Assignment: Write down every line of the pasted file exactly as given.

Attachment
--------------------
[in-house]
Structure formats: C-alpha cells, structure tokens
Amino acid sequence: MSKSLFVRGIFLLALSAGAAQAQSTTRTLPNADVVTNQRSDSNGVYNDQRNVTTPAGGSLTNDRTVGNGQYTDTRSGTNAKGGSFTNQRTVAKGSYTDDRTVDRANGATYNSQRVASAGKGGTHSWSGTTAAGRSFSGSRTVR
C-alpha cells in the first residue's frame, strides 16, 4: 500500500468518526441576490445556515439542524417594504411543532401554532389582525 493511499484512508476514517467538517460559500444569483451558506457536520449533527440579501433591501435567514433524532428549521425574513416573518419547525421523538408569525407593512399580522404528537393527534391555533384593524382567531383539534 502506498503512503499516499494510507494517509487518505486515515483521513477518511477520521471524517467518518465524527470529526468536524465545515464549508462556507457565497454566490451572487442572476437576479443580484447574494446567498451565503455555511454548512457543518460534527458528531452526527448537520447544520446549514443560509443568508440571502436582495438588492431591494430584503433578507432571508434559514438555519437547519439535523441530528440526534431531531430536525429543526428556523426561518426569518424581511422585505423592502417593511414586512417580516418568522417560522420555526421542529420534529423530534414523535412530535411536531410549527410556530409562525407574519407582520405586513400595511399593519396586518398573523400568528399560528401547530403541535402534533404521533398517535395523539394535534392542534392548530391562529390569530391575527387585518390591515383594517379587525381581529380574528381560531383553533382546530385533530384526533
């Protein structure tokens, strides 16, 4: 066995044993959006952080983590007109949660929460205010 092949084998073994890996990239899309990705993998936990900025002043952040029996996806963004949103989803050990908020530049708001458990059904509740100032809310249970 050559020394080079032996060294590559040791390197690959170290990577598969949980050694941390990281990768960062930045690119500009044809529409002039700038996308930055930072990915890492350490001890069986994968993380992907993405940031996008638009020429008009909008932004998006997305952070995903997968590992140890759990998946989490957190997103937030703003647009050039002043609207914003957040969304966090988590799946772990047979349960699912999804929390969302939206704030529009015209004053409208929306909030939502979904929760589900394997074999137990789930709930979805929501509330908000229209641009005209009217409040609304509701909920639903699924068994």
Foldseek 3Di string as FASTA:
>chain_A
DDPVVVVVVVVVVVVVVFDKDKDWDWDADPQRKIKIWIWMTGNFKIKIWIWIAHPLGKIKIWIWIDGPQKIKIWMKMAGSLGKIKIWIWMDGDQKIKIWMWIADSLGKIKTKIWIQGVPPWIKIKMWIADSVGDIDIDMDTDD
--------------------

[in-house]
Structure formats: C-alpha cells, structure tokens
Amino acid sequence: MSKSLFVRGIFLLALSAGAAQAQSTTRTLPNADVVTNQRSDSNGVYNDQRNVTTPAGGSLTNDRTVGNGQYTDTRSGTNAKGGSFTNQRTVAKGSYTDDRTVDRANGATYNSQRVASAGKGGTHSWSGTTAAGRSFSGSRTVR
C-alpha cells in the first residue's frame, strides 16, 4: 500500500468518526441576490445556515439542524417594504411543532401554532389582525 493511499484512508476514517467538517460559500444569483451558506457536520449533527440579501433591501435567514433524532428549521425574513416573518419547525421523538408569525407593512399580522404528537393527534391555533384593524382567531383539534 502506498503512503499516499494510507494517509487518505486515515483521513477518511477520521471524517467518518465524527470529526468536524465545515464549508462556507457565497454566490451572487442572476437576479443580484447574494446567498451565503455555511454548512457543518460534527458528531452526527448537520447544520446549514443560509443568508440571502436582495438588492431591494430584503433578507432571508434559514438555519437547519439535523441530528440526534431531531430536525429543526428556523426561518426569518424581511422585505423592502417593511414586512417580516418568522417560522420555526421542529420534529423530534414523535412530535411536531410549527410556530409562525407574519407582520405586513400595511399593519396586518398573523400568528399560528401547530403541535402534533404521533398517535395523539394535534392542534392548530391562529390569530391575527387585518390591515383594517379587525381581529380574528381560531383553533382546530385533530384526533
């Protein structure tokens, strides 16, 4: 066995044993959006952080983590007109949660929460205010 092949084998073994890996990239899309990705993998936990900025002043952040029996996806963004949103989803050990908020530049708001458990059904509740100032809310249970 050559020394080079032996060294590559040791390197690959170290990577598969949980050694941390990281990768960062930045690119500009044809529409002039700038996308930055930072990915890492350490001890069986994968993380992907993405940031996008638009020429008009909008932004998006997305952070995903997968590992140890759990998946989490957190997103937030703003647009050039002043609207914003957040969304966090988590799946772990047979349960699912999804929390969302939206704030529009015209004053409208929306909030939502979904929760589900394997074999137990789930709930979805929501509330908000229209641009005209009217409040609304509701909920639903699924068994």
Foldseek 3Di string as FASTA:
>chain_A
DDPVVVVVVVVVVVVVVFDKDKDWDWDADPQRKIKIWIWMTGNFKIKIWIWIAHPLGKIKIWIWIDGPQKIKIWMKMAGSLGKIKIWIWMDGDQKIKIWMWIADSLGKIKTKIWIQGVPPWIKIKMWIADSVGDIDIDMDTDD